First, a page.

Both new in vitro eye assays are meant to help scientists establish which chemical ingredients do not need to be labeled for eye irritation or damage.
Test number 491
The first new testing guideline is for a short, five-minute exposure test and relies on cultured rabbit cornea cells. The organization prescribes a quantitative assessment of both cytotoxicity and cell viability following quick chemical exposure.
Then, following the United Nations’ international system for classifying chemicals as hazardous (or not), “a test chemical is classified as UN GHS Category 1 when both the 5% and 0.05% concentrations result in a cell viability smaller than or equal to 70%,” according to the abstract for test number 491.
“Conversely, a chemical is predicted as UN GHS No Category when both 5% and 0.05% concentrations result in a cell viability higher than 70%.”
Test number 492
The OECD’s second new eye irritation experiment is called a reconstructed human cornea-like epithelium test method.
This test “evaluates the ability of a test chemical to induce cytotoxicity in a RhCE tissue construct, as measured by the MTT assay,” according to the abstract. And notably, “colored chemicals can also be tested by use of an HPLC procedure.”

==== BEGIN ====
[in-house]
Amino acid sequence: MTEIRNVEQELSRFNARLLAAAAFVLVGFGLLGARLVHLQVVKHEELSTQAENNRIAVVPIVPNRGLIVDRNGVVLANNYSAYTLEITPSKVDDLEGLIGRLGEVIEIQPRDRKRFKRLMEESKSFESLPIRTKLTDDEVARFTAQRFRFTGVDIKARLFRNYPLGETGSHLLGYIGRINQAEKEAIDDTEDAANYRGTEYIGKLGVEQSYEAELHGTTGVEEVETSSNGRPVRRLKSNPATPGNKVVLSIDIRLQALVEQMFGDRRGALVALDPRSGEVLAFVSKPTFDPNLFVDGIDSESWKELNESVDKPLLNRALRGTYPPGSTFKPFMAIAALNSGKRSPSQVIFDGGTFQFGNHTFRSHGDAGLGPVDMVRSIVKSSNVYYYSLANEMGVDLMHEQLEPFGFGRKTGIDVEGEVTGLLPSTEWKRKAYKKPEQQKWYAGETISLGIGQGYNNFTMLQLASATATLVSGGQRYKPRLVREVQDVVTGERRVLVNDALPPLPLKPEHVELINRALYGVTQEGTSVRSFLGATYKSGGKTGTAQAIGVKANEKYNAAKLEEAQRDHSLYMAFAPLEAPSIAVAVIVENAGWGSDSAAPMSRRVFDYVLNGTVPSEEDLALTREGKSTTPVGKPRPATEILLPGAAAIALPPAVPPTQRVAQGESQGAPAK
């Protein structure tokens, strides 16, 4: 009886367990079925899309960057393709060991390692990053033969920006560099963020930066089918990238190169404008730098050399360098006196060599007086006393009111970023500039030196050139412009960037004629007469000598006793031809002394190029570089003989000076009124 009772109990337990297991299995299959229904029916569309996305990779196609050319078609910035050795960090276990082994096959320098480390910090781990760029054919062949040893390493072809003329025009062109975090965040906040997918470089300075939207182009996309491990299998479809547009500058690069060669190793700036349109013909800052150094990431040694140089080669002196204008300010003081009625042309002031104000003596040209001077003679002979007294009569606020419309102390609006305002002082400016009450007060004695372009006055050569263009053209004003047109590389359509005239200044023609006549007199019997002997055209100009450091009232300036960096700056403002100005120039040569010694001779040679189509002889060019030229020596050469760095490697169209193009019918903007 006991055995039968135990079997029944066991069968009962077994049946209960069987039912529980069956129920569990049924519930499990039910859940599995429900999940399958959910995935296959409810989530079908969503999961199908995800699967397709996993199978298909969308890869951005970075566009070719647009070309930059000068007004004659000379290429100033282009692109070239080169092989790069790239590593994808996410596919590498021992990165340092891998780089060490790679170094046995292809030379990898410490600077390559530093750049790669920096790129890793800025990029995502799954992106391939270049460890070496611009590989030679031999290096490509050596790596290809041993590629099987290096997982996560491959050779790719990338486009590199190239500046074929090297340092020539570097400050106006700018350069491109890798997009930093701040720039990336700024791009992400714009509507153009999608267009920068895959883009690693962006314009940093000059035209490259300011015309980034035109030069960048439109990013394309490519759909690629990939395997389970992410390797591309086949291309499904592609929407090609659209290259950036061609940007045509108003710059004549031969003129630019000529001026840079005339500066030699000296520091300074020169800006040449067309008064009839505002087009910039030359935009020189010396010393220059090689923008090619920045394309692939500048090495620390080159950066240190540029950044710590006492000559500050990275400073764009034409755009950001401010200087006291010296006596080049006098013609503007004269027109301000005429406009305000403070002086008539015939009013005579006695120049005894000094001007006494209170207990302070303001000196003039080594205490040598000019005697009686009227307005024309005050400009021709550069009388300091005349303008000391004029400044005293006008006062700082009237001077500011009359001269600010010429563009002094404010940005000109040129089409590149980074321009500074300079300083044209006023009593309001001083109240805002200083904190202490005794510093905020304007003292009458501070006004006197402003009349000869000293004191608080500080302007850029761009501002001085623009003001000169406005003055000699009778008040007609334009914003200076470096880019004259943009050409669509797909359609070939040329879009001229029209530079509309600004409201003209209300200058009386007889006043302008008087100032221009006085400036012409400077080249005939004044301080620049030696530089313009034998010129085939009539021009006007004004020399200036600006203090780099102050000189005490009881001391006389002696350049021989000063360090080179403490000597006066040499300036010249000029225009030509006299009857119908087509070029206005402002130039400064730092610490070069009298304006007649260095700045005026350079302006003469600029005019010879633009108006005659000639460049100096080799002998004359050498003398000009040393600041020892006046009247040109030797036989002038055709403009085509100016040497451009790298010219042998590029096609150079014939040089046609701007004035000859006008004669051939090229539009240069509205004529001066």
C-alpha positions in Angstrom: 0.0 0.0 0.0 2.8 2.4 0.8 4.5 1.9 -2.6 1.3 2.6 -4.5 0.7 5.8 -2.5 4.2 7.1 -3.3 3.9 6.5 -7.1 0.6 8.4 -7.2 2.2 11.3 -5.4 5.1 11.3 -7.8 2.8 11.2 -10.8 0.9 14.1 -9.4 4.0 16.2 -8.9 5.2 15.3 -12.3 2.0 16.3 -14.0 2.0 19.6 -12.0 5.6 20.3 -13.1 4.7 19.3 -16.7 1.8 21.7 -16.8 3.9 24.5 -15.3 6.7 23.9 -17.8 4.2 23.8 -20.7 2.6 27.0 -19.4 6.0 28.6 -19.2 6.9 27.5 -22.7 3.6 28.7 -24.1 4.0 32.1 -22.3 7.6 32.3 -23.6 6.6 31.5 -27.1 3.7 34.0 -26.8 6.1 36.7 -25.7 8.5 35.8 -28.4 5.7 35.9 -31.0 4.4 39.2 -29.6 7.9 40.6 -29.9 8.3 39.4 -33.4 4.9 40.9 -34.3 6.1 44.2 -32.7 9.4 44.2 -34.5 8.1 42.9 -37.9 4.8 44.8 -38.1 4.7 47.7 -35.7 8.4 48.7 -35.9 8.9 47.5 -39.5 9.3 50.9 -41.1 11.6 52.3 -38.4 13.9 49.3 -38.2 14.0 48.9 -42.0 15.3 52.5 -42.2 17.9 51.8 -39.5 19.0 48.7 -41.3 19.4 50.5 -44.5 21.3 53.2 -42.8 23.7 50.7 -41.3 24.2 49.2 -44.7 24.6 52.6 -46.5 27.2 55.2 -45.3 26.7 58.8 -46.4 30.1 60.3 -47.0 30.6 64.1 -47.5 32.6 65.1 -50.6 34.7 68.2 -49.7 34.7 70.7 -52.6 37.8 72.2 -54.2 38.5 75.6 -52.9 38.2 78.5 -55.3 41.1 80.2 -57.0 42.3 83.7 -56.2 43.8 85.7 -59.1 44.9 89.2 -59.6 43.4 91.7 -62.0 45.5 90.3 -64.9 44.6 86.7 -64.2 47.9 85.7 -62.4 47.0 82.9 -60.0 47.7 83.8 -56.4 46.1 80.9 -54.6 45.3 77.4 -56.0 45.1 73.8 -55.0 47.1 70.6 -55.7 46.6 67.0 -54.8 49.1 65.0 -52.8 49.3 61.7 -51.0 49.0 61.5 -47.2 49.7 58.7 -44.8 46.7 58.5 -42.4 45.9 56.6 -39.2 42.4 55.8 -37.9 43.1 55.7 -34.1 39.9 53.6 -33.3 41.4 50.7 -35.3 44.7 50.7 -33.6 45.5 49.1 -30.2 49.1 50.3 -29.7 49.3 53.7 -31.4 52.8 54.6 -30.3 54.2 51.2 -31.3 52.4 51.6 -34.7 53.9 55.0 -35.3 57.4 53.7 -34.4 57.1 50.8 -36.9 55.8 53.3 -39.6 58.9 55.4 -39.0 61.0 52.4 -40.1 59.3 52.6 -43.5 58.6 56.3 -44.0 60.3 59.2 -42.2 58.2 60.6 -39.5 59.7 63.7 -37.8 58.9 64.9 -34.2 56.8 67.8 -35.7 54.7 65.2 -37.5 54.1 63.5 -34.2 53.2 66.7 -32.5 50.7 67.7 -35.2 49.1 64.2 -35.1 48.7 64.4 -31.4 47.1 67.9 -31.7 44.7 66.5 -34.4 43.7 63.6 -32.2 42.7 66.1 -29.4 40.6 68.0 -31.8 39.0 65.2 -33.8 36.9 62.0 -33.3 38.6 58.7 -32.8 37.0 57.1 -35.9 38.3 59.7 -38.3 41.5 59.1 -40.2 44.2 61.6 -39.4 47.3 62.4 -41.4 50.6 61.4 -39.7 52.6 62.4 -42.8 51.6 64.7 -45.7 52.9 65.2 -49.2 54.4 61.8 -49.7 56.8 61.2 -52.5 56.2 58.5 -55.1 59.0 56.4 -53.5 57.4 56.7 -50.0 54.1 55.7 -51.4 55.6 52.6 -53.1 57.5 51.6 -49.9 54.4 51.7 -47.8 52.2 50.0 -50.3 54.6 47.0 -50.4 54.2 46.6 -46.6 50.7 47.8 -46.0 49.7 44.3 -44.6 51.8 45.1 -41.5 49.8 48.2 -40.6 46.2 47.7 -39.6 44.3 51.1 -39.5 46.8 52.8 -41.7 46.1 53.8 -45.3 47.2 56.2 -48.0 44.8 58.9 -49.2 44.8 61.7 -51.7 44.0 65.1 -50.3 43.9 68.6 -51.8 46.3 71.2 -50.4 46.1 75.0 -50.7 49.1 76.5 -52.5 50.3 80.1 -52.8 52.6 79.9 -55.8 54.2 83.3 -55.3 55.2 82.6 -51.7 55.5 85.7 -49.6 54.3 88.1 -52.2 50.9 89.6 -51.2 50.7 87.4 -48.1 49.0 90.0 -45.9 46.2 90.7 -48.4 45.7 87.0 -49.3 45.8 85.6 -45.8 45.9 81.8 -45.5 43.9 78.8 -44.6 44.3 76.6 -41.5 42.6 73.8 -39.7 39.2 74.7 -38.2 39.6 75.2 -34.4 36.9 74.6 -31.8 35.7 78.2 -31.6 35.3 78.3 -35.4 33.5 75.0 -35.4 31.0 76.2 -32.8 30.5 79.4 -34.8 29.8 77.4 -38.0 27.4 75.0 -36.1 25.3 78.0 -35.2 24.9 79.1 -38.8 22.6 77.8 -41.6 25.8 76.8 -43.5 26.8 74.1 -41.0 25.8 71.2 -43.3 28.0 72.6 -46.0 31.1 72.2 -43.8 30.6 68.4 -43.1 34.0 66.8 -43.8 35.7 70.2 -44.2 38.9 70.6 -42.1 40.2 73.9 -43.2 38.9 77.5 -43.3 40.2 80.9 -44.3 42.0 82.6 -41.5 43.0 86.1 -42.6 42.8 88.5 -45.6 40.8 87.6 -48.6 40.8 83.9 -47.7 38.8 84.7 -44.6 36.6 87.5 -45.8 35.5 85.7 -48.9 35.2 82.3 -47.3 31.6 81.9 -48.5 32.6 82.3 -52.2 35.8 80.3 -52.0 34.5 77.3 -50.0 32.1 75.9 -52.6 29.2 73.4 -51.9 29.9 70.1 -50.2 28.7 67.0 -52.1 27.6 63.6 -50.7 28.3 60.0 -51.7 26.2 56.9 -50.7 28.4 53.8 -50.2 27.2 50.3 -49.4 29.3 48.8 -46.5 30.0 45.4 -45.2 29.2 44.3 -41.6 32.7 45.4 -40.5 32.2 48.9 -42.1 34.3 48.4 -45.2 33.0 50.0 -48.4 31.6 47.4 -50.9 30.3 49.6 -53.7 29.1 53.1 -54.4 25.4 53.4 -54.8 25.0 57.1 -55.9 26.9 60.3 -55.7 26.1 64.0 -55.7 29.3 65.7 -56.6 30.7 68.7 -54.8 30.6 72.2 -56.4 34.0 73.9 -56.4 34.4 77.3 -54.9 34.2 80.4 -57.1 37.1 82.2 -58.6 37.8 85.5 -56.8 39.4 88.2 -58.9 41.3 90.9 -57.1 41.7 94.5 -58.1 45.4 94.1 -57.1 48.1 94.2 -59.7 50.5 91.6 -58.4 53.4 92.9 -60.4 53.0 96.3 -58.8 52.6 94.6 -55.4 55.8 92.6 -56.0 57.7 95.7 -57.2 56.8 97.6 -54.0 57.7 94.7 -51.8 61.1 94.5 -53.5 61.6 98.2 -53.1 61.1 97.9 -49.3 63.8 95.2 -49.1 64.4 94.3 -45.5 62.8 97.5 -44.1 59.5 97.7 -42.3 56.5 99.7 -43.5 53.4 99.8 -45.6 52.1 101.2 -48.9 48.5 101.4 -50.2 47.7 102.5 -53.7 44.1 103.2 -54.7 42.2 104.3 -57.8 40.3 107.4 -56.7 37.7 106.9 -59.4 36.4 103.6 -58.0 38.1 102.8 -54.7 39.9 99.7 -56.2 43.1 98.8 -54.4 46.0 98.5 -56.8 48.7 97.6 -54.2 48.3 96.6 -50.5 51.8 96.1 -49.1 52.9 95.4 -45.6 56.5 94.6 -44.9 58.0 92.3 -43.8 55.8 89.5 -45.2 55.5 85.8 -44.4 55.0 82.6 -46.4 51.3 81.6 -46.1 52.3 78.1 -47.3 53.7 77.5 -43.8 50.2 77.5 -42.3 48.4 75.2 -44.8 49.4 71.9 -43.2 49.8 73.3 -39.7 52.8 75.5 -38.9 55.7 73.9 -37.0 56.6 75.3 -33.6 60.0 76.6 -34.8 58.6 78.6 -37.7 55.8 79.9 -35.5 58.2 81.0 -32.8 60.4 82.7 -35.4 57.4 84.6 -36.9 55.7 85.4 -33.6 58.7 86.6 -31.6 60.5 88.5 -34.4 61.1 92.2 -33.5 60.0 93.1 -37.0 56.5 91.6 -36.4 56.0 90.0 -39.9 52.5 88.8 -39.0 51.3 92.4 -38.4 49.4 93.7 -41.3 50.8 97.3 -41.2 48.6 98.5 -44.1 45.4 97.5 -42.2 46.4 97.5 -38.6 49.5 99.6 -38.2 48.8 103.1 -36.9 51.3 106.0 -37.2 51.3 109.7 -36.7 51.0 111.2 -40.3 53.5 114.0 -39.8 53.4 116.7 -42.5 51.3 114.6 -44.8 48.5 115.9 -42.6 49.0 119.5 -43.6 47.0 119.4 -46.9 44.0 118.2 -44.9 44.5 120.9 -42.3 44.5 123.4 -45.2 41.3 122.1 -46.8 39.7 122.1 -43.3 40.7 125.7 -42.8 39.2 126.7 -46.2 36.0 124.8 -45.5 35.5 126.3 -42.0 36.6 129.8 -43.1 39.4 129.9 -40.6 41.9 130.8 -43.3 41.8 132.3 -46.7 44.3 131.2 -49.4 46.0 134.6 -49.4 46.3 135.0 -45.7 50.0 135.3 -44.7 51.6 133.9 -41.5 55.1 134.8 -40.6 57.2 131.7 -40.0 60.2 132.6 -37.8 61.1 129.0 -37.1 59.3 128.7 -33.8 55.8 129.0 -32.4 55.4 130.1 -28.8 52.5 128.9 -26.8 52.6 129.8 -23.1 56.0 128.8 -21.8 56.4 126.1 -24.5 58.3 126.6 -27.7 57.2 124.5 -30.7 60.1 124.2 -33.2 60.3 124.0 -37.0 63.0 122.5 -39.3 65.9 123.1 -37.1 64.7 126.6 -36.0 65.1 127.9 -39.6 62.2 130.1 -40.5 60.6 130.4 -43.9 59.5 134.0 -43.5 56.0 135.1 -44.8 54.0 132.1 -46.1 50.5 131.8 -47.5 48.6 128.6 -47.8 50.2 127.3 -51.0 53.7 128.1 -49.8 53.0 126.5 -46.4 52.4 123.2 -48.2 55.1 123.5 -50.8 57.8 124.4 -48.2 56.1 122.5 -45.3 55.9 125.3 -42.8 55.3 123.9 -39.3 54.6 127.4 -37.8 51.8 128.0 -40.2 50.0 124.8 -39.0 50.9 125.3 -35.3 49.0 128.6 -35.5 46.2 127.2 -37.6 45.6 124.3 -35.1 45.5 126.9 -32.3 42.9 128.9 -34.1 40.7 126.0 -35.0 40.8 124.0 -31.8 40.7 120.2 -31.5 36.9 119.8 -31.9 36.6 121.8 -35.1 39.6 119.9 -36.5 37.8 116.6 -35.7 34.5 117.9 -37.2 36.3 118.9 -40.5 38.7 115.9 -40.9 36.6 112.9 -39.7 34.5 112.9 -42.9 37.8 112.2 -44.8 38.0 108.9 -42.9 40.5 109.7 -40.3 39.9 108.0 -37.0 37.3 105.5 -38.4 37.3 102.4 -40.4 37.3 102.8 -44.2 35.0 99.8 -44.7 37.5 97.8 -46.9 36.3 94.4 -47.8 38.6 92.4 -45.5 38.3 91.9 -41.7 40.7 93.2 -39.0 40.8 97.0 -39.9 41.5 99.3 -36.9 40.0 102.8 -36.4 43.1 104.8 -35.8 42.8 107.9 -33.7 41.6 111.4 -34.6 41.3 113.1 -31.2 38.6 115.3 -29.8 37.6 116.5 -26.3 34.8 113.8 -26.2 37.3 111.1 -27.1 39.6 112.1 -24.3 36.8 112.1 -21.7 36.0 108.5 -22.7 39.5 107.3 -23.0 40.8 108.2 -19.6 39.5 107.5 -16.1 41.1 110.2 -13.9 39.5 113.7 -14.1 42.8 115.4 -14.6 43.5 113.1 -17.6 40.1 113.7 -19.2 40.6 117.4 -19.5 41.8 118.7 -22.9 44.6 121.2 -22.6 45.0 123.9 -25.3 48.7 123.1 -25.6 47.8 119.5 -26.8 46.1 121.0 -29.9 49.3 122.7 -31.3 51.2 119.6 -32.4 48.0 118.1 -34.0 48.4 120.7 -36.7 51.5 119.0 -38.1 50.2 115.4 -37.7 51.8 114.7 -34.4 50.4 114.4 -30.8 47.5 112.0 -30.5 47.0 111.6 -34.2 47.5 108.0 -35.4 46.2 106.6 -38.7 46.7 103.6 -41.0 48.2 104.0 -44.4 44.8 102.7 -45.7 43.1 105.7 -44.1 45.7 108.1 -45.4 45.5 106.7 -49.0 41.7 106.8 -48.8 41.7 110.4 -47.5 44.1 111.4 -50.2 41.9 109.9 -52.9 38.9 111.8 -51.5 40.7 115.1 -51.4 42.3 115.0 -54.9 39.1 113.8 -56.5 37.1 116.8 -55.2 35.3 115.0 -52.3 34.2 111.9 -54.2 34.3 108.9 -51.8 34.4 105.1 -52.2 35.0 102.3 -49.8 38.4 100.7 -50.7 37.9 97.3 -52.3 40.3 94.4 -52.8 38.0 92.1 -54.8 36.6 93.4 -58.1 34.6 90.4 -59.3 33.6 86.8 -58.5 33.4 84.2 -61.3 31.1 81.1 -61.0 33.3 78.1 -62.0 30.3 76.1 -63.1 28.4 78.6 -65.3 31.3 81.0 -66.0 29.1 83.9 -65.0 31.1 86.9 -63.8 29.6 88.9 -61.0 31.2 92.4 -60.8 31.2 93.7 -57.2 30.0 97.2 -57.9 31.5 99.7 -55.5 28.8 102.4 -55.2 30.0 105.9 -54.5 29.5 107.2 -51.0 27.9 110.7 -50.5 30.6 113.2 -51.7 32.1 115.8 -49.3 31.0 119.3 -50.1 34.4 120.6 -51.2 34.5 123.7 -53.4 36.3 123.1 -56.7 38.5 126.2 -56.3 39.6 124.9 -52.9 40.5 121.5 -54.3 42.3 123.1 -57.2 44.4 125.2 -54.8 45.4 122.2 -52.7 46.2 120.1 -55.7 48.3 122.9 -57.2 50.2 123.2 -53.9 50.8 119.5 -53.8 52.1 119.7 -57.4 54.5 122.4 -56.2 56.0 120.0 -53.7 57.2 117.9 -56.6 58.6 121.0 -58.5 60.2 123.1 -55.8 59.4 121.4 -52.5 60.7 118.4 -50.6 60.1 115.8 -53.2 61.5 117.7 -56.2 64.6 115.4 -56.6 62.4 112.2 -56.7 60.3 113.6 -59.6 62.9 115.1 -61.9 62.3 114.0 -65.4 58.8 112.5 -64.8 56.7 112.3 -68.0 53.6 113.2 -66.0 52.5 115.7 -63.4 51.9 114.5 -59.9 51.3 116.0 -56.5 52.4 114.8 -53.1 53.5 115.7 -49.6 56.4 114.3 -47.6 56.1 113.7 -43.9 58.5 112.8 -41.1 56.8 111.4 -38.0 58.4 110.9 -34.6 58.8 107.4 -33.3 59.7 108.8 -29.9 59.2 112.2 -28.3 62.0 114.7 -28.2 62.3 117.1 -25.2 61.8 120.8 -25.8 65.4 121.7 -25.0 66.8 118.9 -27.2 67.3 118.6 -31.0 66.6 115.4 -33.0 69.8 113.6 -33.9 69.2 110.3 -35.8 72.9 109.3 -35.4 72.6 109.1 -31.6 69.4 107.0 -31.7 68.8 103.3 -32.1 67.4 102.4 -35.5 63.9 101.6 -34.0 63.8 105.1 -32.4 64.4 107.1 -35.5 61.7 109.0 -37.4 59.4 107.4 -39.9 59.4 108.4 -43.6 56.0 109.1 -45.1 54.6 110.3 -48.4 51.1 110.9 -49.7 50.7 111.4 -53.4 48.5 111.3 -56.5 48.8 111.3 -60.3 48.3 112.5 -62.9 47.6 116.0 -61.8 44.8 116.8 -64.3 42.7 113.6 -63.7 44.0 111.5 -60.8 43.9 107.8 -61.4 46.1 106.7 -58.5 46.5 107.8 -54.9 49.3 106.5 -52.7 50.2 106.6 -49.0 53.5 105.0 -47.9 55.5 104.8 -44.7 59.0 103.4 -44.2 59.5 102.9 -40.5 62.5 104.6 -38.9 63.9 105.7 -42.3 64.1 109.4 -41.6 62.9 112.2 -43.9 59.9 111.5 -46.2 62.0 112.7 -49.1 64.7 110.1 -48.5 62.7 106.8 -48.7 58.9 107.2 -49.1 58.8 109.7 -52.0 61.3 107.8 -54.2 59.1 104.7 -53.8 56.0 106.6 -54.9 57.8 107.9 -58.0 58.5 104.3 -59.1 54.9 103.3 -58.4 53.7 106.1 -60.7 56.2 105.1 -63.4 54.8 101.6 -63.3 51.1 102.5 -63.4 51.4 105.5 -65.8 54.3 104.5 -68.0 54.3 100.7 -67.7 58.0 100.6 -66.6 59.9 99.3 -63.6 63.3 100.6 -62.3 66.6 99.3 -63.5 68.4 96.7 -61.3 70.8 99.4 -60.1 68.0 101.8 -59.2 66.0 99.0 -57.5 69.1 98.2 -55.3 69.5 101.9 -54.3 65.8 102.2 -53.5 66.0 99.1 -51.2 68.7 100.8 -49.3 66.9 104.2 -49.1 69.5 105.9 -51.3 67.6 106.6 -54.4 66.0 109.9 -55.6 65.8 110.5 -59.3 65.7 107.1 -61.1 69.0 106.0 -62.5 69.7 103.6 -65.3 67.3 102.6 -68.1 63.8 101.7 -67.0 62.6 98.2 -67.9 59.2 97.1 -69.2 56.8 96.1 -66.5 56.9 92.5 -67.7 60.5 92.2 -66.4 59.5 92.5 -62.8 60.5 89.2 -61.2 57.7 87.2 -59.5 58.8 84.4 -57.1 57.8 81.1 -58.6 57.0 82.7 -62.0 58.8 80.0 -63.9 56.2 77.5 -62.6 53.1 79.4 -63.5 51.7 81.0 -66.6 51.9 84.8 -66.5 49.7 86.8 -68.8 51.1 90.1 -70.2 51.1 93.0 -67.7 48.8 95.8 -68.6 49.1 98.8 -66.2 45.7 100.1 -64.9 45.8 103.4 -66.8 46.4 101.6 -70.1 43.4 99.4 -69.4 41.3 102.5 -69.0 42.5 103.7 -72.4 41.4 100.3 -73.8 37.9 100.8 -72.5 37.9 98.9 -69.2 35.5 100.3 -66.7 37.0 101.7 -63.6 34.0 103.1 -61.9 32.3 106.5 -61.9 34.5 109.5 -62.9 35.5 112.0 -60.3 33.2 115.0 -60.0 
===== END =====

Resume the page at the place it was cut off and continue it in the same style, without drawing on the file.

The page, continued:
Once put through the test, chemicals that diminish tissue viability below 60% do not need to be labeled following the UN’s classification system.
Rabbit skin substitutes
Four skin irritation tests already published by the OECD were updated earlier this summer. Those “alternatives to the rabbit test for skin irritation…further expands the use of the methods,” explains ChemicalWatch.com in a blurb about the testing protocol updates.
This summer, legislation to end testing on animals was introduced in the US. Speaking on behalf of the Human Society International campaign to support such regulation, Claire Mansfield, director of that group’s #BeCrueltyFree project, told the press, “testing cosmetics chemicals for lipstick and shampoo on live animals isn’t just morally indefensible; it also makes poor scientific sense because these animal tests have never been proven reliable to assure human safety.” (Read that news from Cosmetics Design here.)
As more governments worldwide move closer to banning cosmetics ingredient testing, standardized protocol like these from the OECD help the beauty industry stay the course with confidence.